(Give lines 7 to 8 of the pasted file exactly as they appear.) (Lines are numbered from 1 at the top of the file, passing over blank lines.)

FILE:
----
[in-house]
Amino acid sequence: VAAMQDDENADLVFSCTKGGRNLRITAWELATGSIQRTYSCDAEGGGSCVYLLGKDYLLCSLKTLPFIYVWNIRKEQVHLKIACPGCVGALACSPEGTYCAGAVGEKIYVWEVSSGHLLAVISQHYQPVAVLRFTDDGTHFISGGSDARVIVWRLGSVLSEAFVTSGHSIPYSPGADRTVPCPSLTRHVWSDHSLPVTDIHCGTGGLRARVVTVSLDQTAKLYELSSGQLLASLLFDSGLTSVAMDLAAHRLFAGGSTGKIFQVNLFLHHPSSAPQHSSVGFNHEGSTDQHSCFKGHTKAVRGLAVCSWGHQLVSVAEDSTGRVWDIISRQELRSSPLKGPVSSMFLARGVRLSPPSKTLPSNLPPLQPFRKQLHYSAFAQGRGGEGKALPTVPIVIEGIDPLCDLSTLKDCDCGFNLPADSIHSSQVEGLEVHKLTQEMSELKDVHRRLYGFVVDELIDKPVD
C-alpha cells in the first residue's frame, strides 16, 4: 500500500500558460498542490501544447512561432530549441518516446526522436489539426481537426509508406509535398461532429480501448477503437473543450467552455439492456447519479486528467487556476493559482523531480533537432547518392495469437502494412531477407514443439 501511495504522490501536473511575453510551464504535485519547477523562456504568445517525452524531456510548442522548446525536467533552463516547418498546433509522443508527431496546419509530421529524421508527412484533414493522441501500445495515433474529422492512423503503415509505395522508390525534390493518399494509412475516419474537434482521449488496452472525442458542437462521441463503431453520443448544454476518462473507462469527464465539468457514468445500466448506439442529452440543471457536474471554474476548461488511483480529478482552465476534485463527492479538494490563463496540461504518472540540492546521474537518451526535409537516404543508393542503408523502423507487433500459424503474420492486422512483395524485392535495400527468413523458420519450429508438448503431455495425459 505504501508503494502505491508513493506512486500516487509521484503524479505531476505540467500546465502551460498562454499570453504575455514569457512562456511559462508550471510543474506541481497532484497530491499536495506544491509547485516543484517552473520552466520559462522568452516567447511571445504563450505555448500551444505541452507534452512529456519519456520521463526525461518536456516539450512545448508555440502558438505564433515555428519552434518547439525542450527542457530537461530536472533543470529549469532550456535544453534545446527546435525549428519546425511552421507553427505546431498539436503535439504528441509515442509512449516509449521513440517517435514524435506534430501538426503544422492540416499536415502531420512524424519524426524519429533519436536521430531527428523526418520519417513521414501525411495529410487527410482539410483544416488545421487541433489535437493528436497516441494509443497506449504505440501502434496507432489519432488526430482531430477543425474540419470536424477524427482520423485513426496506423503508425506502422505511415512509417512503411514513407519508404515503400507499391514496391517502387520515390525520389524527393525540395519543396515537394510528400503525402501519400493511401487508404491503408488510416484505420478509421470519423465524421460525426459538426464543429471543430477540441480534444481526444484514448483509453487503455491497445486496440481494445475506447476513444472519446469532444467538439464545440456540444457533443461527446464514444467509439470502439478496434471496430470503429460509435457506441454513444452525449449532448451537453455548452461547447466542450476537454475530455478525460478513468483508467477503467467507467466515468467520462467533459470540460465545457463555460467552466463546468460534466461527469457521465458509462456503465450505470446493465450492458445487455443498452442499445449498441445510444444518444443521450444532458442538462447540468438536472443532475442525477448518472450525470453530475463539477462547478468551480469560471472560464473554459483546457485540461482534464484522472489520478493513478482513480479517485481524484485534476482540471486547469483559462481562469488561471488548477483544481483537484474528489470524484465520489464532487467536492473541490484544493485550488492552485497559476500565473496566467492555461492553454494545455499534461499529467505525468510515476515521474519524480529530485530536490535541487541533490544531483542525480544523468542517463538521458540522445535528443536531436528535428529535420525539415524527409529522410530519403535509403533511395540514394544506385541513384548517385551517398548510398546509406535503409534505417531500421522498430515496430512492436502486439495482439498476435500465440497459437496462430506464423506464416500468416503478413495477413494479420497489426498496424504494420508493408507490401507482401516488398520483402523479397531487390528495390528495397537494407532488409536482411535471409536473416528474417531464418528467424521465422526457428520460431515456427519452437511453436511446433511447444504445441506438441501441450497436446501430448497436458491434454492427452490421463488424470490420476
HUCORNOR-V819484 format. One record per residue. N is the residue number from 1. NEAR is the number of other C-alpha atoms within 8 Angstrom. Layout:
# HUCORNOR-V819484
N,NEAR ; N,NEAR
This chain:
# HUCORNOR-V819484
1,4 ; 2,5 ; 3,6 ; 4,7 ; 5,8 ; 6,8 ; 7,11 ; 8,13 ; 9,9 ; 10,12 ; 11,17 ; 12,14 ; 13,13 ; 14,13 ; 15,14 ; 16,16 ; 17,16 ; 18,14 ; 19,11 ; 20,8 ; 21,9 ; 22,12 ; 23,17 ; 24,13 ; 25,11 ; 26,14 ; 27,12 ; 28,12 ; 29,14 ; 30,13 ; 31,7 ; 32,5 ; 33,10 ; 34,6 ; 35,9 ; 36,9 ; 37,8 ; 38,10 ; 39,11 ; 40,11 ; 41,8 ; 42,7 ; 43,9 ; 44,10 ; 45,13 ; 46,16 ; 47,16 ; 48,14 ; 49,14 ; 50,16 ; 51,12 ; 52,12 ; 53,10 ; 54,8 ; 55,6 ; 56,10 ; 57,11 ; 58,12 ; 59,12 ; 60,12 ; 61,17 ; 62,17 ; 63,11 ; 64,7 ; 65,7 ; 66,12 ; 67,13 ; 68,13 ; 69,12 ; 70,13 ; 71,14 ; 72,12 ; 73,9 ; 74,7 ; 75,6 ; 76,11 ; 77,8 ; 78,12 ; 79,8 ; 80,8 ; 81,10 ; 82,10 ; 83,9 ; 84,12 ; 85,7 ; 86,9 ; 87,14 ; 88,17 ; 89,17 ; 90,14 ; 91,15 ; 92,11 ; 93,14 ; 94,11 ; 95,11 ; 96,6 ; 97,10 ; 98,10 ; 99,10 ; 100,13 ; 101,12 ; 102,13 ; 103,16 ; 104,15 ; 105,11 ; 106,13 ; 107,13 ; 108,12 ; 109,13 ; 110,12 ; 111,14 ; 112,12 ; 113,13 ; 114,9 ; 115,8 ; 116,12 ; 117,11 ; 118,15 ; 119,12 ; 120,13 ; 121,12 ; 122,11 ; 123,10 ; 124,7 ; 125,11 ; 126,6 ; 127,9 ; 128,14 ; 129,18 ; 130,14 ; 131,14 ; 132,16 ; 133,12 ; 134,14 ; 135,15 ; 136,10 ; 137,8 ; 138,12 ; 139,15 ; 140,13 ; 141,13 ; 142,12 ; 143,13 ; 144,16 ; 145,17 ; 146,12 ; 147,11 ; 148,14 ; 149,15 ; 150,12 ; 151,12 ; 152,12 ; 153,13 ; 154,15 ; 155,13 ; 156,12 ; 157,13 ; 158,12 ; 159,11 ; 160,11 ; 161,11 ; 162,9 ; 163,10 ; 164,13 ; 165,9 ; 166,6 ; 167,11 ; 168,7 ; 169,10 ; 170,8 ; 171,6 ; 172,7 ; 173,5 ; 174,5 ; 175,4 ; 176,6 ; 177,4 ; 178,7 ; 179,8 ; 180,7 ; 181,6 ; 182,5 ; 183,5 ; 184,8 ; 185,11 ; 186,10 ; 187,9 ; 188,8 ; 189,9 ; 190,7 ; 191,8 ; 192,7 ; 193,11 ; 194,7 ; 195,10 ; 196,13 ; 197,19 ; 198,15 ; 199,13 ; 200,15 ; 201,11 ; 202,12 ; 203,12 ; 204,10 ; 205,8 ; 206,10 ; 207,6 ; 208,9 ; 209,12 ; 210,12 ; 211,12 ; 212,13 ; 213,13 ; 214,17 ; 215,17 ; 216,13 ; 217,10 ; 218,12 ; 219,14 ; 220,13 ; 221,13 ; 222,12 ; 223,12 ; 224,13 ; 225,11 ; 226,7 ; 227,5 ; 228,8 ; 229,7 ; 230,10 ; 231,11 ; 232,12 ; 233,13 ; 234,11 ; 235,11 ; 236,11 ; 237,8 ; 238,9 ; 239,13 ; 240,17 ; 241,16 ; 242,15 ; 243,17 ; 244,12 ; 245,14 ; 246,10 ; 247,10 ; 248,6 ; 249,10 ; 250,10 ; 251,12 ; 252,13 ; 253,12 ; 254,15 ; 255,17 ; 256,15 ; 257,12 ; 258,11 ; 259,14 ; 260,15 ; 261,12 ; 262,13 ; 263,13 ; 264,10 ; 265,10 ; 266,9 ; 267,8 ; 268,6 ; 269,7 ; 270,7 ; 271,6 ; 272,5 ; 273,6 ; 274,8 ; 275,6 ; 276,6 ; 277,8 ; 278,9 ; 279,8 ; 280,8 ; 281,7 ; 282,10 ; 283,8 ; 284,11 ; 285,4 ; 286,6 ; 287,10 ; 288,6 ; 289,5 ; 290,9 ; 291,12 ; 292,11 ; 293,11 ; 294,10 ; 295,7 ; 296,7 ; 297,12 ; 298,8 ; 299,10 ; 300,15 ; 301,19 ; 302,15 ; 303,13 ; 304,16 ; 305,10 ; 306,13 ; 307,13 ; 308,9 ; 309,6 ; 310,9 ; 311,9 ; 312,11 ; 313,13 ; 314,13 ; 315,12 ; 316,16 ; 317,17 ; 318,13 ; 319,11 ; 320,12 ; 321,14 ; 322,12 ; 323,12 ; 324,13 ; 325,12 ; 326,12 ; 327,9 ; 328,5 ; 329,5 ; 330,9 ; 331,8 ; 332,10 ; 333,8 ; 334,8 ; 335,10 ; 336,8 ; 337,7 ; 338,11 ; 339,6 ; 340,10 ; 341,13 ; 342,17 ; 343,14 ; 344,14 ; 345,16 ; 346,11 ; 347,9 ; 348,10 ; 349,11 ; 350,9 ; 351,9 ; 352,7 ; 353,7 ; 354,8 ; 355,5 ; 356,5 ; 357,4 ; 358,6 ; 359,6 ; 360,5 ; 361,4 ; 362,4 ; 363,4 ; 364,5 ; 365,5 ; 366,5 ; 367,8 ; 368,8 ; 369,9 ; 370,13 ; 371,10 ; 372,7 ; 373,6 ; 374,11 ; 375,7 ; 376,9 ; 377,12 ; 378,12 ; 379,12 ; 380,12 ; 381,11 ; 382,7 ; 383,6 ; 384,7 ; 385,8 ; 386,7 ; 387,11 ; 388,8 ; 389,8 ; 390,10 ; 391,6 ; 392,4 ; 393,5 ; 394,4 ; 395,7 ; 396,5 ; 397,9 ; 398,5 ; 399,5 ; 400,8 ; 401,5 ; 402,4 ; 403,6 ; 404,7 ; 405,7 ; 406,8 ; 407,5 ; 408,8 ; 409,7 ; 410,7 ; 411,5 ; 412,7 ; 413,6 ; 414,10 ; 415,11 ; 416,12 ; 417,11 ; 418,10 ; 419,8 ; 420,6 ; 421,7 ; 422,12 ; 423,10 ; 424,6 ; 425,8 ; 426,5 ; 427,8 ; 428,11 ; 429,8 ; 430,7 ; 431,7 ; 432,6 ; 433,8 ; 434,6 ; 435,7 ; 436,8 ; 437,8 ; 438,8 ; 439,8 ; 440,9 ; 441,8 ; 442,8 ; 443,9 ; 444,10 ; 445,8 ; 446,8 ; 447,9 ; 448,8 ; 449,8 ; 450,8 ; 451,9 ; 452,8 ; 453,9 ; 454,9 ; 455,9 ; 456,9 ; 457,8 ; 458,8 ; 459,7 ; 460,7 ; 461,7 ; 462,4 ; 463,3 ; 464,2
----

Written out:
This chain:
# HUCORNOR-V819484